After wasting time fussing with broken links in this blog, it turns out that our broken links were caused by the previous layout. Switching layouts to the tan shade with the birds in the upper right corner that I liked was not a good idea. All links to other sites didn't work in Explorer. Oddly, they worked through the Firefox browser, so I blamed the Explorer browser, but when I changed to another layout, they work in both.

This is the third layout (I wasn't able to retrieve the very first one), the links work again! Ta dah! Hope you like this choice. It's still bird-ish ... Smile.

Now that the links are working again, I hope you'll take a look at my husband's novels through Cape Arago Press, or visit his blog: "Sowing the Seeds of Christianity" about its historical past. The books are fascinating, historically accurate novels about First Century Judea. The blog has amazing information. Check them out! Their links are in the left column.

Meanwhile ...

We have four birds on eggs, two Splendid hens and two Bourkes! Here are photos of each of the four. Other Bourke hens are poking around in their nestboxes, so hopefully we'll have more babies before the summer is over. So far, no Splendid eggs have been fertile ... maybe the third time will be the charm for these two. Smile.

God bless you and your love for birds!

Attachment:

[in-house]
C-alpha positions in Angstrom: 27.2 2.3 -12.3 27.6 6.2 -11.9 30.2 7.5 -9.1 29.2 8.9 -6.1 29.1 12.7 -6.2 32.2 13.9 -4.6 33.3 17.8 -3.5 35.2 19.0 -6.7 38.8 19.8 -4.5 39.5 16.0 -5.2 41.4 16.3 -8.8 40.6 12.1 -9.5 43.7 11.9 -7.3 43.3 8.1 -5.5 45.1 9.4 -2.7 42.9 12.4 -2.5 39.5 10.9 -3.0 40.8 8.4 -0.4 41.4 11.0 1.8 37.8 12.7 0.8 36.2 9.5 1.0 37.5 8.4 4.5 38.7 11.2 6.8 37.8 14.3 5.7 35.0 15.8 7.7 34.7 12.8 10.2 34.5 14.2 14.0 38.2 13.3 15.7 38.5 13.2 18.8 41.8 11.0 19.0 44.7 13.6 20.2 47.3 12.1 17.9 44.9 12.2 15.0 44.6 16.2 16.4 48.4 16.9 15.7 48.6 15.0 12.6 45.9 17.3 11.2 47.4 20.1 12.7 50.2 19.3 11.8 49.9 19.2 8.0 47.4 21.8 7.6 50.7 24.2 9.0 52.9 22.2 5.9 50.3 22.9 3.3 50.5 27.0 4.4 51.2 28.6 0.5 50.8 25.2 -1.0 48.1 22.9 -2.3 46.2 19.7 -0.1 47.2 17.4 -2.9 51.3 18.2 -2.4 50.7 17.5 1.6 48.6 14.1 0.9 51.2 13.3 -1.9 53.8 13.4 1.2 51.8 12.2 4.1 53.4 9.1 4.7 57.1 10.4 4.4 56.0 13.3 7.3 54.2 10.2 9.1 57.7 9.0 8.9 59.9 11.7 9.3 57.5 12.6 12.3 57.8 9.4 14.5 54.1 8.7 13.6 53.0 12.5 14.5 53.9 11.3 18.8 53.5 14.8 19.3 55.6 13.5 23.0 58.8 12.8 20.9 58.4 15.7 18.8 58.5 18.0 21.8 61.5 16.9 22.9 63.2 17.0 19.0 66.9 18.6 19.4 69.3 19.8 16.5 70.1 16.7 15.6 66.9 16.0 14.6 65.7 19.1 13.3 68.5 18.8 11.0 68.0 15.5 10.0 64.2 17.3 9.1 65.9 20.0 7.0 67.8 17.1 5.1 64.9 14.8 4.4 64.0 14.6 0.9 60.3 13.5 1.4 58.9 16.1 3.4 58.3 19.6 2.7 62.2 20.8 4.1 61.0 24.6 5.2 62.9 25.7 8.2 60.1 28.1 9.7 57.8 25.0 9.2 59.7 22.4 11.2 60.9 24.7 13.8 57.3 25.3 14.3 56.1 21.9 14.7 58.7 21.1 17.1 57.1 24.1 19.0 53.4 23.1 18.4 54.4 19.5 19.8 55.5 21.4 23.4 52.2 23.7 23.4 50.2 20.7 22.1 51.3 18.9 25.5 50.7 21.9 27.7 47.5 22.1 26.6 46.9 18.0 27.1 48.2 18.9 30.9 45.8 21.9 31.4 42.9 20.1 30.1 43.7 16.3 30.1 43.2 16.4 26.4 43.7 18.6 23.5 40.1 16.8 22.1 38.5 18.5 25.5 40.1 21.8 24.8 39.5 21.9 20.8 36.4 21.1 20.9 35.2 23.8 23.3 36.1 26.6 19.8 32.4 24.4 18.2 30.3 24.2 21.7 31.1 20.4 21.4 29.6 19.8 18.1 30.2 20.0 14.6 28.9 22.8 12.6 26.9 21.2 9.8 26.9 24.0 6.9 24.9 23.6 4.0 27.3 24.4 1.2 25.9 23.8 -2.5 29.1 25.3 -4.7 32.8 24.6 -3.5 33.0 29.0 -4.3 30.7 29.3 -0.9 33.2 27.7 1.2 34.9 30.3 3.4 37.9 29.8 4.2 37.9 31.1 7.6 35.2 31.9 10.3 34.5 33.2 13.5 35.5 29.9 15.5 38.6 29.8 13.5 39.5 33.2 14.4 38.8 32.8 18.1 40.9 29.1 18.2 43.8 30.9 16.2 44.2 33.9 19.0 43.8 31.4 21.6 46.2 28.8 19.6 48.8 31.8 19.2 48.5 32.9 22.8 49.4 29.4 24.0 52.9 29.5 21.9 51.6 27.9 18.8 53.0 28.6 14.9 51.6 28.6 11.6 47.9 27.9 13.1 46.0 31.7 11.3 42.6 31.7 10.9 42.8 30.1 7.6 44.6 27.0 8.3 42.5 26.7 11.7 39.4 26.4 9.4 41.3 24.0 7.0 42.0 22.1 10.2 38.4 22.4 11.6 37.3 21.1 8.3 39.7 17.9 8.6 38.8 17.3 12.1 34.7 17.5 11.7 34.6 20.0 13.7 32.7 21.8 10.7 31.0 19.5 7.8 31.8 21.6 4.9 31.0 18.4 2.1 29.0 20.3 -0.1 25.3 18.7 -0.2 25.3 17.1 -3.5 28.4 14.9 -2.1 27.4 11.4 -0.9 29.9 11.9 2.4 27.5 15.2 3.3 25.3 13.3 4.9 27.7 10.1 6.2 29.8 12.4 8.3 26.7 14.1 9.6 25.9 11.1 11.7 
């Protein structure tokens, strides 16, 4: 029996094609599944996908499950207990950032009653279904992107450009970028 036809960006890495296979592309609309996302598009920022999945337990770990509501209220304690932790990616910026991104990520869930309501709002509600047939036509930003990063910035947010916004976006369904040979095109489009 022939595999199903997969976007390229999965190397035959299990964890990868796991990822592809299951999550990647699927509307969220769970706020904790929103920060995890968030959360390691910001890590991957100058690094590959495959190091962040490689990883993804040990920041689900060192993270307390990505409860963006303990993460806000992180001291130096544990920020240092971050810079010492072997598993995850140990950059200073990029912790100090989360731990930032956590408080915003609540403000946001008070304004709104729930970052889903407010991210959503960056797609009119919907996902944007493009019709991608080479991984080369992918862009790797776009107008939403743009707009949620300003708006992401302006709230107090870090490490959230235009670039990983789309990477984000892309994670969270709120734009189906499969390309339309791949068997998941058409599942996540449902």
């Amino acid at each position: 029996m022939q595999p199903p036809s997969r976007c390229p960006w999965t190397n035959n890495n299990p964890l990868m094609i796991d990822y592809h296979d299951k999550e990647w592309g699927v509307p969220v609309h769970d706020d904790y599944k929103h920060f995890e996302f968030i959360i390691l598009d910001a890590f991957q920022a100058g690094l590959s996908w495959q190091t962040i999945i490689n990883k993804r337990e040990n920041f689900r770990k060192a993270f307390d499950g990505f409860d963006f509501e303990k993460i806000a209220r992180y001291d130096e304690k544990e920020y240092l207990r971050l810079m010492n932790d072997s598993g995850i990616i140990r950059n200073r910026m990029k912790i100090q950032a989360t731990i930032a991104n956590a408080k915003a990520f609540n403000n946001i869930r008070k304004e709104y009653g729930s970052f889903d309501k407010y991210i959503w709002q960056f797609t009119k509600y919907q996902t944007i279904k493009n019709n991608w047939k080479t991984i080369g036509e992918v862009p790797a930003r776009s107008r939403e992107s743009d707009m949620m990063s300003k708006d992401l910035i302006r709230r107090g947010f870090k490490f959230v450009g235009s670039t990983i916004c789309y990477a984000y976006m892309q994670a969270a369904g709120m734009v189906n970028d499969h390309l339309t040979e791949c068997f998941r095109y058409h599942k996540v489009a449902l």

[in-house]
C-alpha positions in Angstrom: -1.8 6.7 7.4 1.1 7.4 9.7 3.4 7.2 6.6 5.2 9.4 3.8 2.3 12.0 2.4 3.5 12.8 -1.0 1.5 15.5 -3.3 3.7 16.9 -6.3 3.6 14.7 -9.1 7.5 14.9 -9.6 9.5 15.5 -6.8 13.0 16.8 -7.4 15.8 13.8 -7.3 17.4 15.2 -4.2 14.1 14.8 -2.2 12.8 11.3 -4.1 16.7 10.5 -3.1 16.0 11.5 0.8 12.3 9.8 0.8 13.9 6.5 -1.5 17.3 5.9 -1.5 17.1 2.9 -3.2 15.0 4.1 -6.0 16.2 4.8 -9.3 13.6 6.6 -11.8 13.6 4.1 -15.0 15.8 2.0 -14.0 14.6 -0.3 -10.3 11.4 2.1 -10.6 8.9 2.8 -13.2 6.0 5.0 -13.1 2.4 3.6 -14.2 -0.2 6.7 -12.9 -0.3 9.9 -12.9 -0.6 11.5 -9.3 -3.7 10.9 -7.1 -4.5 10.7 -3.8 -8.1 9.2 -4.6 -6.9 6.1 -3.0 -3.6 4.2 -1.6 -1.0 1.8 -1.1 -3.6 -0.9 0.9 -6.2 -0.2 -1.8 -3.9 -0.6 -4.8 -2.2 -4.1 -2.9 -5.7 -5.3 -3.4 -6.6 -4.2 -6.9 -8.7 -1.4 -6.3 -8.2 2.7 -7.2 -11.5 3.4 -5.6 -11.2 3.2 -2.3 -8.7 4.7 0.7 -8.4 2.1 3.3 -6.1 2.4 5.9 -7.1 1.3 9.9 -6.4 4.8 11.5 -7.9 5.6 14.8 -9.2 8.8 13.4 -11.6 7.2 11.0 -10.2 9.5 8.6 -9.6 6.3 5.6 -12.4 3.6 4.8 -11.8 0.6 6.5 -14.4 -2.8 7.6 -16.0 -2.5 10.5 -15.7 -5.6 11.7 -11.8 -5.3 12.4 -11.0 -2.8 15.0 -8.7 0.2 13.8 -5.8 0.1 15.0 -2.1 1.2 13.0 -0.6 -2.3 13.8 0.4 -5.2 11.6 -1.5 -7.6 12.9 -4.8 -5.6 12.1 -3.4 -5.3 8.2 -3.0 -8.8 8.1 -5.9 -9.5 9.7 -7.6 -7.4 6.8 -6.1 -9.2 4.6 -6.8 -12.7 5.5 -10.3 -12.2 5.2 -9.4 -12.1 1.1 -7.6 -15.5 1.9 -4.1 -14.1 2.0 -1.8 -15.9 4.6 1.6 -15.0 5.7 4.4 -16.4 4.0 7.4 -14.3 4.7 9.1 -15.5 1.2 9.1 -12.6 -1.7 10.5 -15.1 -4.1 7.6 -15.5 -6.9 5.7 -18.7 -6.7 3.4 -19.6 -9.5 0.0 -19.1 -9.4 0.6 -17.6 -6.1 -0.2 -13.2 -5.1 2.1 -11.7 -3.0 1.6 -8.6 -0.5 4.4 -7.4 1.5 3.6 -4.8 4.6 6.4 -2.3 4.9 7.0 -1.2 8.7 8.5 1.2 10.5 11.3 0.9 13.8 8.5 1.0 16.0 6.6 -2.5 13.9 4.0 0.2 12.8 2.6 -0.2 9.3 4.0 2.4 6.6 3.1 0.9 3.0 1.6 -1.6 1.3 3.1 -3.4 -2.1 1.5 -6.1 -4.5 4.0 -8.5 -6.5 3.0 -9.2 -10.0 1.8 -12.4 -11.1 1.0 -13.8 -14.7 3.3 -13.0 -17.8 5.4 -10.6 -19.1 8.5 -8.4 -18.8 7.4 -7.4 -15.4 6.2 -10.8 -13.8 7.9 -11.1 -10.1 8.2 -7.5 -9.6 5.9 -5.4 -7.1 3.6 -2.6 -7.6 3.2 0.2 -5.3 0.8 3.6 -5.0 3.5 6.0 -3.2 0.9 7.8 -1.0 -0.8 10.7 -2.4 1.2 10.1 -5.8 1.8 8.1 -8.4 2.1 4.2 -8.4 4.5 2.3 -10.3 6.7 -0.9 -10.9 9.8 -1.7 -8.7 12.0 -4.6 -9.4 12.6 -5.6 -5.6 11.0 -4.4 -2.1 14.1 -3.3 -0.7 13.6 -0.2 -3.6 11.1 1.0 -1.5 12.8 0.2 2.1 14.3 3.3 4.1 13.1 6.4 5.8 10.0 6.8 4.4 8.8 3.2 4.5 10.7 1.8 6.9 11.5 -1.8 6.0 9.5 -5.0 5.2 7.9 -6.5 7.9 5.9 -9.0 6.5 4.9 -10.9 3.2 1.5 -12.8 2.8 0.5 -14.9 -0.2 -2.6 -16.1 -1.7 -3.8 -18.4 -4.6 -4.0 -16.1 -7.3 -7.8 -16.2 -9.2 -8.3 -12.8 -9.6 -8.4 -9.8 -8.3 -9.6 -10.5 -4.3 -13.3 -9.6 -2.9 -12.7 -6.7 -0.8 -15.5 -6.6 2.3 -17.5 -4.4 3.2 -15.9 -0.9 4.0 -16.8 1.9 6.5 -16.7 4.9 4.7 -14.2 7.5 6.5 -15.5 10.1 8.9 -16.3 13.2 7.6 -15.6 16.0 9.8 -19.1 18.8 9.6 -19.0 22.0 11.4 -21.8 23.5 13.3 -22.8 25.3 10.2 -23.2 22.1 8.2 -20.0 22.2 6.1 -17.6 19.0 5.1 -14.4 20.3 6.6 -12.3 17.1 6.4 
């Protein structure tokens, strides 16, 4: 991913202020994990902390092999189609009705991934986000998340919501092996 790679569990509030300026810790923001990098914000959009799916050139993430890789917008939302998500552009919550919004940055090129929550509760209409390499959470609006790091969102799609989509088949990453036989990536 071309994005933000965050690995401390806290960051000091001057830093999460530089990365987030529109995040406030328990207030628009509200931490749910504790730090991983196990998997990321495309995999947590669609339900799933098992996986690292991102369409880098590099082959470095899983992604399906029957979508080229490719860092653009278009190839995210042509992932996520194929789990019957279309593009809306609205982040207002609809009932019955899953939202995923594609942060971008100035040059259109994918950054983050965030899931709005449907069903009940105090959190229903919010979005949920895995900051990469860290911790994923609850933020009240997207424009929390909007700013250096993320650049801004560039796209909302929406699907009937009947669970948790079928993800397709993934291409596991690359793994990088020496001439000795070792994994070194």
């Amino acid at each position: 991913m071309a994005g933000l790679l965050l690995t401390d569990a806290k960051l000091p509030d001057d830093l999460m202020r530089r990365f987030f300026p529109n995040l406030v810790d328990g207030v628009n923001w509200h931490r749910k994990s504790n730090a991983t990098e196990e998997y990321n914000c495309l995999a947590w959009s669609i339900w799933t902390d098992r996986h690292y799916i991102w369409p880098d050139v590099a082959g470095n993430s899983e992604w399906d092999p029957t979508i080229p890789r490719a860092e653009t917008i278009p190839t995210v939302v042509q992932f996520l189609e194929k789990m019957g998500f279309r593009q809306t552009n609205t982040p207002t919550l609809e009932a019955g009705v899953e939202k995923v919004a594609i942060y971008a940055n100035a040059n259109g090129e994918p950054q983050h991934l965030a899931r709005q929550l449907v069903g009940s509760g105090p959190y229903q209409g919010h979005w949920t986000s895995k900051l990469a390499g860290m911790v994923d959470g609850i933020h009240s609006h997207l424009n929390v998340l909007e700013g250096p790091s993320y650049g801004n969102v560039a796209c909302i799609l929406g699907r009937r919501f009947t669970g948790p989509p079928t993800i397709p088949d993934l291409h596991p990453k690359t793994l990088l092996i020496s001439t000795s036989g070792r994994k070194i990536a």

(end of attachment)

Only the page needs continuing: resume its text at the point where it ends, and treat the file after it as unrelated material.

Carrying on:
Monday, July 19, 2010

Cats, Baby Swallows & Wild Mama Birds

We have three indoor/outdoor cats. As I've posted before, they know to leave our birds alone and also realize that they are expected to never threaten birds outside either. 

As baby swallows were growing up in the bird house outside our back door, their parents flitted back and forth ignoring the cats. Not so today! 

Fortunately, I saw them dive down to target our calico. As one swept down at her for the 3rd time she raised a paw in its direction and I shouted, "No!"
She crouched down and looked at me. As I walked over to her, I told her it was okay, that I understood. I lifted her and took her into the house. Much to their dismay, the other two cats were also relegated to be house-bound for the day. 

The young swallows are about to fly the coop, so to speak, and their parents are suddenly aware of the danger cats present. It's one thing to have cats around when your nestlings are snuggled safely in a secure box, but something else entirely when they are about to take their first flight.

Mei-Ling, our sleek black cat, isn't happy about spending all day indoors.

Something to watch for:  I'm starting another blog and currently setting it up. As soon as it looks the way it should (I'm close to having it ready), I'll post the link here. I'm an avid reader and writer, so a book review site seemed a logical step. I'm the moderator plus three reviewers at present, with more reviewers and more books to come. Smile. Actually, I started this bird blog as practice for a blog about writing, but this has become a joy to do! 

Aren't birds wonderful!?

Sunday, July 18, 2010


Our baby swallows are still in the boxes outside my back porch. I love hearing them chirp. There are several in each box. This morning as I watched, I noticed that the parents not only carry food into their young, they also carry out droppings. They do all they can to keep the nest clean. Isn't that wonderful? 

These babies are fully feathered and nearly ready to vacate the nest. So, at full-size it has to be more work to keep the nest clean. Bigger birds, bigger droppings. It's no wonder parent birds begin to lose weight as their youngsters continue to grow.